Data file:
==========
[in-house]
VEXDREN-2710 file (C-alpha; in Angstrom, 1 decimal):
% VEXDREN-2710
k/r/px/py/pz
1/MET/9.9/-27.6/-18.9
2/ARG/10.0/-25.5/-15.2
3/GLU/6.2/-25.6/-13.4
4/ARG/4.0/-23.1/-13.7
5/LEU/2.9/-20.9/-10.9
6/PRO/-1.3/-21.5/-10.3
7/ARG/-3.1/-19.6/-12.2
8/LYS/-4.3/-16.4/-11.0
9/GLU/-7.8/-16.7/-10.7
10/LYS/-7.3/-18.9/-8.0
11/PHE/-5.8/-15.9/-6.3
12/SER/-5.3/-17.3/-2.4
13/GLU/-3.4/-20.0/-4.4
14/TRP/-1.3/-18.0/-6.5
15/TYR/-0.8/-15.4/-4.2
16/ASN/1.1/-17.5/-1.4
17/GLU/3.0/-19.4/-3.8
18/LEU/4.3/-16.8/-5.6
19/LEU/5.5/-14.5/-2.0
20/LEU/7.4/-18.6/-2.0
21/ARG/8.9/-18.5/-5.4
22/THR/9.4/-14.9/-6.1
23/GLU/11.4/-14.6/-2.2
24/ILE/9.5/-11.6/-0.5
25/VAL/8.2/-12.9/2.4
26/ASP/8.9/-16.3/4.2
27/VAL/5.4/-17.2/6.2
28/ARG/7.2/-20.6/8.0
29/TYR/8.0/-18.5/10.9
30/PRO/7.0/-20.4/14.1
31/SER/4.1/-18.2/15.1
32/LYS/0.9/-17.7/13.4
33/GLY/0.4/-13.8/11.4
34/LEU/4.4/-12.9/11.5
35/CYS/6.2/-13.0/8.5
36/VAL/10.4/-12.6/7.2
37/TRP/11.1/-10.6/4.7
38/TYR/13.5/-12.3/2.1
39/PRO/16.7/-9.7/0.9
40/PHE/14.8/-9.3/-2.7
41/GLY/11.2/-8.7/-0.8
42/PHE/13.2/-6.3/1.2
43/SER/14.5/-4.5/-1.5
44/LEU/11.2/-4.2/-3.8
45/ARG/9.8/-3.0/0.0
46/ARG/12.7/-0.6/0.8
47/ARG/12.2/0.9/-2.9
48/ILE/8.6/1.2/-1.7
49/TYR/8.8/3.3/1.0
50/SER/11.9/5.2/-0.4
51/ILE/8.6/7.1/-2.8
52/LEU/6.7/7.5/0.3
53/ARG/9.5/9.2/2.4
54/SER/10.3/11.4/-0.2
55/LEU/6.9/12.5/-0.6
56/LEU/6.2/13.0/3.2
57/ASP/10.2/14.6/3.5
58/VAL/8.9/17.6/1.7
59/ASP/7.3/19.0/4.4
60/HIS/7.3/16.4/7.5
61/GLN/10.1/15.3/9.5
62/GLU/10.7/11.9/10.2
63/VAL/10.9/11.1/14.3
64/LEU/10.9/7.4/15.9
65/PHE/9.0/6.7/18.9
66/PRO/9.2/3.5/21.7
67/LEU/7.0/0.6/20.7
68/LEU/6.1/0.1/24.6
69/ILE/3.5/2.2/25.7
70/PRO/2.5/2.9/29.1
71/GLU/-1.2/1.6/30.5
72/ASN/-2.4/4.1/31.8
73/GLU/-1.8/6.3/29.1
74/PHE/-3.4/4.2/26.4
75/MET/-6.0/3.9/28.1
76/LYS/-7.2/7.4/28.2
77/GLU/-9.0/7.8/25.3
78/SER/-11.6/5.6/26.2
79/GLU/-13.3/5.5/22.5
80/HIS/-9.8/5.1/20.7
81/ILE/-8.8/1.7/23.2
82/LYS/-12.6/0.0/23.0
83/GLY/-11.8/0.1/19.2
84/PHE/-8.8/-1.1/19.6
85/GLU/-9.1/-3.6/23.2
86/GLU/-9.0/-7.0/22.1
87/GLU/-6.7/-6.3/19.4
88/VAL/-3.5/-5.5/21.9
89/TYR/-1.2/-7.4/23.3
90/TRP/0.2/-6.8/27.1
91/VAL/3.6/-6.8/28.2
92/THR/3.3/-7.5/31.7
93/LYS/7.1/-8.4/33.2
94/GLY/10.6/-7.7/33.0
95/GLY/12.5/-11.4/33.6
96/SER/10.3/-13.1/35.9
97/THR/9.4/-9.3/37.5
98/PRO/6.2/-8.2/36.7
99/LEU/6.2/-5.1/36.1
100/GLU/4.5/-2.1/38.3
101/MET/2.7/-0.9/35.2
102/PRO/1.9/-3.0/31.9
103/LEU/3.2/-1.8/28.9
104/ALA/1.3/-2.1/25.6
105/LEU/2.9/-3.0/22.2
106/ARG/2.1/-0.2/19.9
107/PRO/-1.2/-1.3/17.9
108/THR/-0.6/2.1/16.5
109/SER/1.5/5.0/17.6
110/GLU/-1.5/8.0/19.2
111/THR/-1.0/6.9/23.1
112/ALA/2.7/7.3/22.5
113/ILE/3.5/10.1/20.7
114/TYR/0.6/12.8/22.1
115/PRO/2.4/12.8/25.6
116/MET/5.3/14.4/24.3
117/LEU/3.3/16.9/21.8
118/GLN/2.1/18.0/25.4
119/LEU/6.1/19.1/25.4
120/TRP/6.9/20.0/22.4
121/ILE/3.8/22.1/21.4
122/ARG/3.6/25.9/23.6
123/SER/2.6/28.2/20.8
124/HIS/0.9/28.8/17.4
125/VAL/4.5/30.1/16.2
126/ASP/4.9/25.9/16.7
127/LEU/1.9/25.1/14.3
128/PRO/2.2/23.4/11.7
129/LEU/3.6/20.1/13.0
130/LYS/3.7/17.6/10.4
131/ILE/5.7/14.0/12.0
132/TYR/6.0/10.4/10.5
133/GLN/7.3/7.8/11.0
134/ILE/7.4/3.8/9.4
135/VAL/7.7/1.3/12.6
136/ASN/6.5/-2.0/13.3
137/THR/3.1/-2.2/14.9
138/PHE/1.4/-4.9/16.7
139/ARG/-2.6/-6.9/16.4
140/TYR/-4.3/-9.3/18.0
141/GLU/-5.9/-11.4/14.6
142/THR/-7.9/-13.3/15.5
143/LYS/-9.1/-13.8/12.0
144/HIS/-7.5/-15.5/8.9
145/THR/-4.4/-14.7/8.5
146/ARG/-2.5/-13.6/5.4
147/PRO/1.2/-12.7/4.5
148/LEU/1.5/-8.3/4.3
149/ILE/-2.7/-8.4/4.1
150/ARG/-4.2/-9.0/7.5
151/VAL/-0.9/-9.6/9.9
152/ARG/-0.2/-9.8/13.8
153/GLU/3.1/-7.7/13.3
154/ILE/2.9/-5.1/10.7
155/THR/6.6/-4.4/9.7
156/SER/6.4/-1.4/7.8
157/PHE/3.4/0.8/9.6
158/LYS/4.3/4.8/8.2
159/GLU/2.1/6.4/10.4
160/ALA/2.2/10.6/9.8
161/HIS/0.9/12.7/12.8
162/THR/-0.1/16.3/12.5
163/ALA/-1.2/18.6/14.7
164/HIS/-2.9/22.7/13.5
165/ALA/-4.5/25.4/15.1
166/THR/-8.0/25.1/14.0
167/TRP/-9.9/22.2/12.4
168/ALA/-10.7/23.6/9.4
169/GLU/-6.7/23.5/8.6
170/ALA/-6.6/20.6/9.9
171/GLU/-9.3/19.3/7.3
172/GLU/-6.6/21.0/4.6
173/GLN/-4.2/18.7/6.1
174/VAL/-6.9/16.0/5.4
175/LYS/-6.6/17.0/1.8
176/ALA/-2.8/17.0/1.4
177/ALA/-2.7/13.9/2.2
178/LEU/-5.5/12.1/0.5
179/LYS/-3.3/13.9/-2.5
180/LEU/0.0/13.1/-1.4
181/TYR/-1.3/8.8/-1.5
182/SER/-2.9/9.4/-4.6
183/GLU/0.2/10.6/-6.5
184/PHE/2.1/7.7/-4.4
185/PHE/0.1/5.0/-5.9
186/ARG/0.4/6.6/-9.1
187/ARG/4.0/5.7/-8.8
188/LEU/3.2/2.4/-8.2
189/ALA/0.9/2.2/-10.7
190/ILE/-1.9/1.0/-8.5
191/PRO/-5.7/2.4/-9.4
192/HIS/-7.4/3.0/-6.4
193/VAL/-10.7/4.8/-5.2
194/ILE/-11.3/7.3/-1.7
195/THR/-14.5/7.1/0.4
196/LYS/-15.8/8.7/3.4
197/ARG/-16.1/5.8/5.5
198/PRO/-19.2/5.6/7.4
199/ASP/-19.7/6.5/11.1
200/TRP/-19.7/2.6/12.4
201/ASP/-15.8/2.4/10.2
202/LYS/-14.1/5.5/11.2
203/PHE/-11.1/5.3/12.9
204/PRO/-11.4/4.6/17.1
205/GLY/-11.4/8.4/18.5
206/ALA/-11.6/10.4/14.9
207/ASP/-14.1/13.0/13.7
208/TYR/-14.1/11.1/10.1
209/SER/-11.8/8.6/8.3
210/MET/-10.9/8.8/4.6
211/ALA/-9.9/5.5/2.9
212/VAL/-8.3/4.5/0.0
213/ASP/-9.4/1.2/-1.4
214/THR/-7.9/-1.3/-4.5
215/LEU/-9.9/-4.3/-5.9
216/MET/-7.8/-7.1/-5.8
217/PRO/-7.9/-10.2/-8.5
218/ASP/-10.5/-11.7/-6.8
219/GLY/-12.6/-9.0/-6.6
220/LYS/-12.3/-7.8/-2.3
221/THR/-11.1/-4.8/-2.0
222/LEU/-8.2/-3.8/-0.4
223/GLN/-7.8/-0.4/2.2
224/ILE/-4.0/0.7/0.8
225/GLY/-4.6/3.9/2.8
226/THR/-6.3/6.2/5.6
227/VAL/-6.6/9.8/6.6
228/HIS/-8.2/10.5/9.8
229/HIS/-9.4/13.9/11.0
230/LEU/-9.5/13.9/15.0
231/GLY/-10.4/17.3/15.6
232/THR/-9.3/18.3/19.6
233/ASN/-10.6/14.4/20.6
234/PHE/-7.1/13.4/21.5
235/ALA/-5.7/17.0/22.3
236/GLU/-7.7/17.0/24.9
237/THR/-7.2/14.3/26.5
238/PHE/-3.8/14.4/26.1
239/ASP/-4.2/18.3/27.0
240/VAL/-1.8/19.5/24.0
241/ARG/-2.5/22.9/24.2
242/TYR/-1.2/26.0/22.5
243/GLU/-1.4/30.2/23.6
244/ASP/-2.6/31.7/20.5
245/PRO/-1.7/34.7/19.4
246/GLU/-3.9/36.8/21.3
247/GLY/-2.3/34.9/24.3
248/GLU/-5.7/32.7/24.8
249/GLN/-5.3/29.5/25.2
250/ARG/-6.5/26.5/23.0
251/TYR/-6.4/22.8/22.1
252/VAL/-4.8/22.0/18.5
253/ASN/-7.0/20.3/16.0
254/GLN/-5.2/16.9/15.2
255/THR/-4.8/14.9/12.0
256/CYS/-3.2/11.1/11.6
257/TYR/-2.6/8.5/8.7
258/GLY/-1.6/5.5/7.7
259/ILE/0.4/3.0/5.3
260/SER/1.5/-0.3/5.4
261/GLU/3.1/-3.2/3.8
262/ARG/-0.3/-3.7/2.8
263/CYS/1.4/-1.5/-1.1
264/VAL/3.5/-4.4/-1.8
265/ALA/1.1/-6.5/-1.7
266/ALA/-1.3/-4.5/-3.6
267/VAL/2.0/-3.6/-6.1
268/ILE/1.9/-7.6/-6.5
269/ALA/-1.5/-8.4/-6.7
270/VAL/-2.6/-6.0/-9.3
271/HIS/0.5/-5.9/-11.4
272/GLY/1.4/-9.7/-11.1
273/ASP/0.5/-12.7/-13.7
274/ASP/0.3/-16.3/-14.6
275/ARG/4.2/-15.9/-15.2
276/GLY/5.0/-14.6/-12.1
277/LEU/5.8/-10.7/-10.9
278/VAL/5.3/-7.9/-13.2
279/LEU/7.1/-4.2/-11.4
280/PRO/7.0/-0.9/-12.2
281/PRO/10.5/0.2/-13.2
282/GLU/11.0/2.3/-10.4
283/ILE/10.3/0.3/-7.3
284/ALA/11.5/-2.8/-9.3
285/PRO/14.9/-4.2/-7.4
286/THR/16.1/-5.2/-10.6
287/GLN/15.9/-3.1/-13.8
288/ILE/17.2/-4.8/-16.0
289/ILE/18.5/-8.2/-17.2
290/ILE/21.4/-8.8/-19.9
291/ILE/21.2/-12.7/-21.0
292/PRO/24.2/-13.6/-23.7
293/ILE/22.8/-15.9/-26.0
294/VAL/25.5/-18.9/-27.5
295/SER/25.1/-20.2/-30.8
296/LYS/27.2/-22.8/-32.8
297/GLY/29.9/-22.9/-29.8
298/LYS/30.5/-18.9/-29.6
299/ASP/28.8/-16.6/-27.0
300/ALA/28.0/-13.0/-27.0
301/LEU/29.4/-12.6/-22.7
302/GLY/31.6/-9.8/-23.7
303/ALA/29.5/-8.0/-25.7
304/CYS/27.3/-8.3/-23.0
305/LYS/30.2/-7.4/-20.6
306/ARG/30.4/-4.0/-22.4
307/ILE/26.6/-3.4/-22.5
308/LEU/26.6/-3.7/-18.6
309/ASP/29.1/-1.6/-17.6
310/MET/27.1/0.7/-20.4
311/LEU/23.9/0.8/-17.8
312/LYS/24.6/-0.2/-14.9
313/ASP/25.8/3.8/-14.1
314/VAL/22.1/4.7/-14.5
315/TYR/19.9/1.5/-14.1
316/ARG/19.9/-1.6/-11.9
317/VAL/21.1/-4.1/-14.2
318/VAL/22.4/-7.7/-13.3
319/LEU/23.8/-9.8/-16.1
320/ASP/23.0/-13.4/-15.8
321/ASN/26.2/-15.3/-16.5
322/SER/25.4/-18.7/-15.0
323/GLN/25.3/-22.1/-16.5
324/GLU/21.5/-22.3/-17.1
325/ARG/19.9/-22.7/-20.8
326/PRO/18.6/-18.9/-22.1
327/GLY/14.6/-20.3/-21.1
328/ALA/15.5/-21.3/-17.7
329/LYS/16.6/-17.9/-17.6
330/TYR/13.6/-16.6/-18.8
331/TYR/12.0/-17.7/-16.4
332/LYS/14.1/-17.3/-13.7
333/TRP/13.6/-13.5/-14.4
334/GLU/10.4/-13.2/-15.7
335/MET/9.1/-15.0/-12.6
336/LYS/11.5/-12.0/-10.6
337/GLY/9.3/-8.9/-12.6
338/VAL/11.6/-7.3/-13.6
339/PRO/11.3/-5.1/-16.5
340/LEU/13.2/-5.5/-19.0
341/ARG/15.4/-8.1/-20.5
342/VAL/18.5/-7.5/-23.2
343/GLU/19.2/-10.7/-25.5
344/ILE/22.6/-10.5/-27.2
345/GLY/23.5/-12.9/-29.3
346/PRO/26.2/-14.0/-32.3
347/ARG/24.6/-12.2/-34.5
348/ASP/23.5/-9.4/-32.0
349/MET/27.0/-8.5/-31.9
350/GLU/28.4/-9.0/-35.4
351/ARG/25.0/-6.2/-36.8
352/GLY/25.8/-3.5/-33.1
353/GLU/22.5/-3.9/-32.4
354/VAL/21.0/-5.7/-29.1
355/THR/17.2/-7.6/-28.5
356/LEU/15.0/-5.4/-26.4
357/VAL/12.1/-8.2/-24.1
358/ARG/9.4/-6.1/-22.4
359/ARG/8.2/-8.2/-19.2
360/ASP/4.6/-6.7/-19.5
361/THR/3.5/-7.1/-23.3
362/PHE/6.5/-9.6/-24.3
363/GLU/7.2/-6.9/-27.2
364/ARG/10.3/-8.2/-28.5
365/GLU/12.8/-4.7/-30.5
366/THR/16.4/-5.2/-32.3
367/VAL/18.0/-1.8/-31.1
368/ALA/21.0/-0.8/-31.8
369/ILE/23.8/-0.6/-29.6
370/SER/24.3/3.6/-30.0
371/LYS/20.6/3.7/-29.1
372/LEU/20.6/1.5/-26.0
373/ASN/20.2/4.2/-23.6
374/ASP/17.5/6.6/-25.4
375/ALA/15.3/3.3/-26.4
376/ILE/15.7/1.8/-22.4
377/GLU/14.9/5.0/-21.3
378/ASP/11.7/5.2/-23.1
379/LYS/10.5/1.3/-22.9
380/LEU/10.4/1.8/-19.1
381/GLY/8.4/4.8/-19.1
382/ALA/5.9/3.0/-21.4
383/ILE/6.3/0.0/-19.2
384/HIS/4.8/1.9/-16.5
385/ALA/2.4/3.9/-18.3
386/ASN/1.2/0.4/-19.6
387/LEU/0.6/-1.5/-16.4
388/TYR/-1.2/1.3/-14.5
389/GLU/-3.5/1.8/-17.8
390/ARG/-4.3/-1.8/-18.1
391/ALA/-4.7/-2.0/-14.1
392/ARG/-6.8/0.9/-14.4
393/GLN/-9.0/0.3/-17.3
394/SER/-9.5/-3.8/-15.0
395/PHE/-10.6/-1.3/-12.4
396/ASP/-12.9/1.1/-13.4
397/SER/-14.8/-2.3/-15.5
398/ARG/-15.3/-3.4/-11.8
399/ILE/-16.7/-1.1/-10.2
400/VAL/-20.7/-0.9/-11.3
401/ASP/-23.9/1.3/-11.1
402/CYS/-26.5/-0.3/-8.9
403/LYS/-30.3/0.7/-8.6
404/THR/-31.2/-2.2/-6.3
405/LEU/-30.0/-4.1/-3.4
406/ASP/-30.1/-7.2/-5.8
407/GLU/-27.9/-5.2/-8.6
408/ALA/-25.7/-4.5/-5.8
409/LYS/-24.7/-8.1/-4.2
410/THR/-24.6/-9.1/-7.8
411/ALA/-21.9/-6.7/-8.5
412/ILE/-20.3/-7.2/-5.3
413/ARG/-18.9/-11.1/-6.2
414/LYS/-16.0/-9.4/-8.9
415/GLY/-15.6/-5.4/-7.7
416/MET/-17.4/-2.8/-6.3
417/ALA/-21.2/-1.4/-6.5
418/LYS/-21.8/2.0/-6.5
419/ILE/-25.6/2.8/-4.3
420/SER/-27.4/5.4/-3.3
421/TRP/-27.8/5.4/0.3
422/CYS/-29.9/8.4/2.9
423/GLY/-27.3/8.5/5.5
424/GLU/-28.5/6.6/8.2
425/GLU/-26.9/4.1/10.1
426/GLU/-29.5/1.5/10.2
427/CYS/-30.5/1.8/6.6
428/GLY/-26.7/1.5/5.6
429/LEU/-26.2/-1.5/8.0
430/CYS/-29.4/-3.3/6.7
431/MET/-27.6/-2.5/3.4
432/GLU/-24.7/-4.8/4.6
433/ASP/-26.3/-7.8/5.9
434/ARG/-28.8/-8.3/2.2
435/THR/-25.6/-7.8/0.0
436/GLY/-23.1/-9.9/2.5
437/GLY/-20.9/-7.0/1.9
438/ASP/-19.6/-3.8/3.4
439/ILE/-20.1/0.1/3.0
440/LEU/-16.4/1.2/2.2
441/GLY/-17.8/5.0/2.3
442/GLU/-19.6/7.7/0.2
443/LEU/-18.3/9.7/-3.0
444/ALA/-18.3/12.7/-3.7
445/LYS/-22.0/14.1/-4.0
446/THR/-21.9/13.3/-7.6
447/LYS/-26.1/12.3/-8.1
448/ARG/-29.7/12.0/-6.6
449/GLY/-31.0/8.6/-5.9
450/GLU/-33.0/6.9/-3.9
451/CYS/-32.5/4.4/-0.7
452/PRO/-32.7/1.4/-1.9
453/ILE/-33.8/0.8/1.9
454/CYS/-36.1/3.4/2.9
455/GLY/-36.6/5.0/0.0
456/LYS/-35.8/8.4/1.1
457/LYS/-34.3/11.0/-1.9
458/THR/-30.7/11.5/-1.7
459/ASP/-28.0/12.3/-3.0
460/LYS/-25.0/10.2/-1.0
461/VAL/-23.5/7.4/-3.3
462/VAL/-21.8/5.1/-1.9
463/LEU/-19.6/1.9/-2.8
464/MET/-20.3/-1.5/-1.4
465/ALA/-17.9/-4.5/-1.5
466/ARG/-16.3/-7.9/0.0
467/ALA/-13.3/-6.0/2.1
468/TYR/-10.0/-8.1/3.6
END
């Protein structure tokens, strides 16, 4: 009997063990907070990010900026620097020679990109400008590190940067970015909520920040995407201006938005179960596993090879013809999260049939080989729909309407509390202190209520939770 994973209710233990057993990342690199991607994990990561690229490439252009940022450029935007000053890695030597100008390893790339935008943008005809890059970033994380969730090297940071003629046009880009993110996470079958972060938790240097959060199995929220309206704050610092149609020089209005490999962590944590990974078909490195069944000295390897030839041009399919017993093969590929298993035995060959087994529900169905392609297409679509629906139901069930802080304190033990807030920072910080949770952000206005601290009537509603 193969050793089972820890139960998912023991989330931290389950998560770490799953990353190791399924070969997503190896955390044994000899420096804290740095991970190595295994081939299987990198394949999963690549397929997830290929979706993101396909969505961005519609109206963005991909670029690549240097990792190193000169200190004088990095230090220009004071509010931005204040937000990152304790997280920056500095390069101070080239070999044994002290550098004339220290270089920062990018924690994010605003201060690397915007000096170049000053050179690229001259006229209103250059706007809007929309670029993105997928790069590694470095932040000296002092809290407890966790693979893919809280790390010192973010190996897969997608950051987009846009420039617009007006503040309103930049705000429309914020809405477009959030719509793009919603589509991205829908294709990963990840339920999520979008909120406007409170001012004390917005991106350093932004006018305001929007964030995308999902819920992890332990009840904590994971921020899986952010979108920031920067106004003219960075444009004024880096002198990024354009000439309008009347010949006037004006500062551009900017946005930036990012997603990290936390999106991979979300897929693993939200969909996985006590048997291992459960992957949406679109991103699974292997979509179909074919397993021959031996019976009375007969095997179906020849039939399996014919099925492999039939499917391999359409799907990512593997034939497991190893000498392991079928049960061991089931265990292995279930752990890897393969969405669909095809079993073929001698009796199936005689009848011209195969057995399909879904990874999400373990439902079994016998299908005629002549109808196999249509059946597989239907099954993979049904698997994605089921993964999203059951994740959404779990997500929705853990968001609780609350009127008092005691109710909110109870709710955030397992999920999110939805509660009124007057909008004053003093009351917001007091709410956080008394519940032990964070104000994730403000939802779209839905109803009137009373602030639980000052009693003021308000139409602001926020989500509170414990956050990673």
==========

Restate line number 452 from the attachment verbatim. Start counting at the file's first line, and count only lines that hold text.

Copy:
448/ARG/-29.7/12.0/-6.6